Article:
Coastal and Marine Restoration Experts

Puget Sound beach, Washington

Puget Sound beach, Washington

One of the ecosystems where we are beginning to see the immediate effects of global change right now are aquatic environments.  News headlines show entire countries being lost to sea level rise and erosion.  FEMA is now redistricting flood areas to avoid coverage in flood and storm surge hazard areas.  This has made some waterfront properties, coastal and riverine, with declining values that are further difficult to sell. 

Here at BTND we know what to do to enhance properties that face immediate threats of global change.  See, some of the negative effects of sea level rise can be mitigated through restorative and adaptive landscape design.  Mitigation aimed at restoring and protecting natural and human systems enhances the natural and aesthetic capital of properties.  Restorative design may take place at large regional scales, and also smaller landowner levels - all with the same result - stabilizing ecosystem processes and protecting properties.  Here at BTND we are highly trained in the restoration of coastal cliffs, wetland, beaches, seagrass and seaweed ecosystems.

If you are worried about how sea level rise or coastal flooding may impact your property or management area, BTND is able to help.  Please contact us for a consultation to discuss your needs and options.   We have ideas and methods that may help you protect your assets and contribute to long-term sustainability. 

Year of the Fire Rooster

Year of the Fire Rooster : In Chinese culture, Rooster represents fidelity and punctuality, for it wakes people up on time. It is important in this Year of the Fire Rooster to stay focused on one task at a time. The year will be good but chaotic.

Year of the Fire Rooster : In Chinese culture, Rooster represents fidelity and punctuality, for it wakes people up on time. It is important in this Year of the Fire Rooster to stay focused on one task at a time. The year will be good but chaotic.

After six months of focusing on finishing my PhD, I have been able to publish a number of new papers and to build my expertise in coastal restoration and climate adaptation. It was a great year, though difficult, last year. If you would like to see more of what I have been up to, a good place to start following my public scientific work is on Researchgate where I keep my publications and projects fairly well updated.  I also continue to post about my personal journey as a scientist on my blog, Soul of a Scientist.  As always, I aim to write more, and hopefully as the PhD wraps up, I will again make more regular posts.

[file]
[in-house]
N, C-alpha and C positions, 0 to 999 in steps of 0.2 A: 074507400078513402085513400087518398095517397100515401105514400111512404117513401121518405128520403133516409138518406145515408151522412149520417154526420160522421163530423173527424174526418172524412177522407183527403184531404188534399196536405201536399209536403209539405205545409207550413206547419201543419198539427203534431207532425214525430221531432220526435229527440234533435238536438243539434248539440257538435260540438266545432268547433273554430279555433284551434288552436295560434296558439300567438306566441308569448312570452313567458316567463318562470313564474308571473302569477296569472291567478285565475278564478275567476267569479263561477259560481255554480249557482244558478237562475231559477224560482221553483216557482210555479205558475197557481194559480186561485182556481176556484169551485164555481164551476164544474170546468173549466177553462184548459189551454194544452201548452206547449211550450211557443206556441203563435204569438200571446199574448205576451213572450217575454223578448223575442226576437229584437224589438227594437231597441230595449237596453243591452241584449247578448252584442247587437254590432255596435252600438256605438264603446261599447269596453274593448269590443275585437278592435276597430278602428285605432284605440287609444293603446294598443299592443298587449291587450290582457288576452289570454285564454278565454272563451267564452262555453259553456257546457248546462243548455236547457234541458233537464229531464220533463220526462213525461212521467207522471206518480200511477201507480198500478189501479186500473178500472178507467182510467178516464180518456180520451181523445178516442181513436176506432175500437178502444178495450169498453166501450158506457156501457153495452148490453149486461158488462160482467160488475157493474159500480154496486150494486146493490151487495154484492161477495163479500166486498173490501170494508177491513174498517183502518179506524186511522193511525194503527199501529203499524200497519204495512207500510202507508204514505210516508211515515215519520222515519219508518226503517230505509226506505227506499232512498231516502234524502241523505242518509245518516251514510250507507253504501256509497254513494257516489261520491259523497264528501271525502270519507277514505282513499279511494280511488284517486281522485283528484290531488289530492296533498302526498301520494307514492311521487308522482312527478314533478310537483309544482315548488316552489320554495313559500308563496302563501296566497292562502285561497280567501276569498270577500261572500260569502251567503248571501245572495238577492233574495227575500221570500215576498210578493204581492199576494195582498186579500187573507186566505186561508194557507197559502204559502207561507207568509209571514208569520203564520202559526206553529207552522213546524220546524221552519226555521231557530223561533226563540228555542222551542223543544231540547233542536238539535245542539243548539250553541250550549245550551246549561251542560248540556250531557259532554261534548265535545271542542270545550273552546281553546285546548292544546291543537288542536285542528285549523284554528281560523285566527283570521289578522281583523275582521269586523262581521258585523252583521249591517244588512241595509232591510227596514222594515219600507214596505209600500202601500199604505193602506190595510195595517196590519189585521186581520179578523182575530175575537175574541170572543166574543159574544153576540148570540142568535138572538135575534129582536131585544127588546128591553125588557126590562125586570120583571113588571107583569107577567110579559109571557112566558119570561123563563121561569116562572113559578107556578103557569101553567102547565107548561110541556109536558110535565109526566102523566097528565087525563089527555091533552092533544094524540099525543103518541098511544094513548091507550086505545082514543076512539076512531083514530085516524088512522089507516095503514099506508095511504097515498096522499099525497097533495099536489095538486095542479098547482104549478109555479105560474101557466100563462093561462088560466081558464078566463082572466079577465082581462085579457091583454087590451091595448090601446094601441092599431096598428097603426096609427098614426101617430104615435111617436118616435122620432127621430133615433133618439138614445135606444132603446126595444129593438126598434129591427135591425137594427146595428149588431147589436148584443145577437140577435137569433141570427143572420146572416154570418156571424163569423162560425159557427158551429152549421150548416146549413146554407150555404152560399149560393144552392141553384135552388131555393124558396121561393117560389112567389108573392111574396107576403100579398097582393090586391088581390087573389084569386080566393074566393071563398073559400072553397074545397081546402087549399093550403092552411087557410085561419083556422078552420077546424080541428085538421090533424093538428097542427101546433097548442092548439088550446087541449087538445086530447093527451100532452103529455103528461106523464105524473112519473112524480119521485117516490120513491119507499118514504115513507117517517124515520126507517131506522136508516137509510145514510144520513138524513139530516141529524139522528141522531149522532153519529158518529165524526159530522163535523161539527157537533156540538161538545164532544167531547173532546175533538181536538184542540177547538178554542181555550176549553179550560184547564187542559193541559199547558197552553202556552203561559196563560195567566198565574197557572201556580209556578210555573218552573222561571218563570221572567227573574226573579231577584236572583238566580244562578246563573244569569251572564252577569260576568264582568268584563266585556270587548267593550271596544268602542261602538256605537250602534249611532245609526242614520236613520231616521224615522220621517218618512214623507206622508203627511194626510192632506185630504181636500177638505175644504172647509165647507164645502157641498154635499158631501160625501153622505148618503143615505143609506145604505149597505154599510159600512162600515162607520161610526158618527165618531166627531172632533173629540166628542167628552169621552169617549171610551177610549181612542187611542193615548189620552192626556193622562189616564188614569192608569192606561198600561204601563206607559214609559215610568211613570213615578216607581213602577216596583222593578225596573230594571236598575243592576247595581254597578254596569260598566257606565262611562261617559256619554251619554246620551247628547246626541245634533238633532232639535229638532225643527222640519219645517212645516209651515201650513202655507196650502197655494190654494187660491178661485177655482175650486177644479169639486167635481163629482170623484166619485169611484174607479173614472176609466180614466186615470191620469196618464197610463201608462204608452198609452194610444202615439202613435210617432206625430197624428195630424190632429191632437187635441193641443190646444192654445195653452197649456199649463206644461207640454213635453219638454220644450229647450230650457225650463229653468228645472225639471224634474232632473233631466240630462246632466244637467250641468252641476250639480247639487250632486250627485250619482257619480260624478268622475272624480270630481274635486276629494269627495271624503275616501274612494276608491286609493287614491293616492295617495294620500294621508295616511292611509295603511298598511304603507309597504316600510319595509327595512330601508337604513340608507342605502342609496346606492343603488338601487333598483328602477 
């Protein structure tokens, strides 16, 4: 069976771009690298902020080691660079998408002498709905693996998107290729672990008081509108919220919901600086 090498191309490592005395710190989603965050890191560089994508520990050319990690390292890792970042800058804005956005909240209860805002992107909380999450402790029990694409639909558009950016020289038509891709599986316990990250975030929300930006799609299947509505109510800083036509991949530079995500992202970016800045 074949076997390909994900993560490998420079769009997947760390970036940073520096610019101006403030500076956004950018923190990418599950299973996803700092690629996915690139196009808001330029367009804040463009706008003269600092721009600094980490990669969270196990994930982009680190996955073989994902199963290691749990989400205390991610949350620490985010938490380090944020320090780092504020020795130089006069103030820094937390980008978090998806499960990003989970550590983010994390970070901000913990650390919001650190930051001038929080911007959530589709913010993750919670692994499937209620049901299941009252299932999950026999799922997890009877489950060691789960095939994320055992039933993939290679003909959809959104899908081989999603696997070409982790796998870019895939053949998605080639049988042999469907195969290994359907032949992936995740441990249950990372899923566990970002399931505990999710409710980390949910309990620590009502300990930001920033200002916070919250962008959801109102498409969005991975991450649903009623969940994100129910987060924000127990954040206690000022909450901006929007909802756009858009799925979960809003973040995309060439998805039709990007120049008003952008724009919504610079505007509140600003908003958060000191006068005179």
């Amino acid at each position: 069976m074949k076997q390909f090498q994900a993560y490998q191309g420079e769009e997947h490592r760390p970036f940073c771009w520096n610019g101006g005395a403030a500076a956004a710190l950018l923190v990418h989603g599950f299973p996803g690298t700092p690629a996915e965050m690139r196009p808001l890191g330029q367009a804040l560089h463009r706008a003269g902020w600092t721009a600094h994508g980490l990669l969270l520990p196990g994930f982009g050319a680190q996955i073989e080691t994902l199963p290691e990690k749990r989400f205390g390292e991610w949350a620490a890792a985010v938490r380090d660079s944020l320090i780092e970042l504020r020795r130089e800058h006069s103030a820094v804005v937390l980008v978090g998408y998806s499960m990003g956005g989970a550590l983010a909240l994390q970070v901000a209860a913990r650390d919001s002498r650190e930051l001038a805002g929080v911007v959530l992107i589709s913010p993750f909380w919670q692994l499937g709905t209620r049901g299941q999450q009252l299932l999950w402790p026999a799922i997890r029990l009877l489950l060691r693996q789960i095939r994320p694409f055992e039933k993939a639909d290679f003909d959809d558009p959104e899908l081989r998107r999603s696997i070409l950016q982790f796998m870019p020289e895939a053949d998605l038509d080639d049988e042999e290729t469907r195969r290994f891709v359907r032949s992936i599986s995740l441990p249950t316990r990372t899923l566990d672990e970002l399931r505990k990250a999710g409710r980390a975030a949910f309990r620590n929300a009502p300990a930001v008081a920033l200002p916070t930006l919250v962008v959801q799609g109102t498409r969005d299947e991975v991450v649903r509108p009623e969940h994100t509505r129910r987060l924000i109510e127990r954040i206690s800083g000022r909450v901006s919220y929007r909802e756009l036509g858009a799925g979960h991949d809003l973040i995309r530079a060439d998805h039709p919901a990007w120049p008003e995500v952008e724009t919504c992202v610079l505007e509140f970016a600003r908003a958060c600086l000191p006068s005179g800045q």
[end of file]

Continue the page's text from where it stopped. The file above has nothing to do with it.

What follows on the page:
As we can see, this year is off to a cracking start!  So much energy and activity in the world. I always read the Chinese zodiac in my New Year planning and personal work.  Whether you 'believe' in it or not, it gives some focus to meditations. So, as BTND eases into accepting new clients and we eventually reach out to build the company again this fall, wit helps to think about and plan where we are going this year. In this current political environment, scientists and artists/designers clearly face some global challenges in our environmental work (aside from abrupt climate disruption), but we hold firm to our roots, that is, in the belief that happiness for all beings begins with a stable, healthy and functioning environment. 

A lot of our project work is focused on larger regional projects, which we feel we can make a larger impact in our communities, however, we value all our clients tremendously. This year, if you also feel your energy bubbling over and need some insight or guidance on managing your land/property by restoring natural ecosystem function or advancing more sustainable urban landscape solutions, do not hesitate to reach out to us.  We are always happy to chat, and offer some free advice or to connect you to other professionals who may be able to help.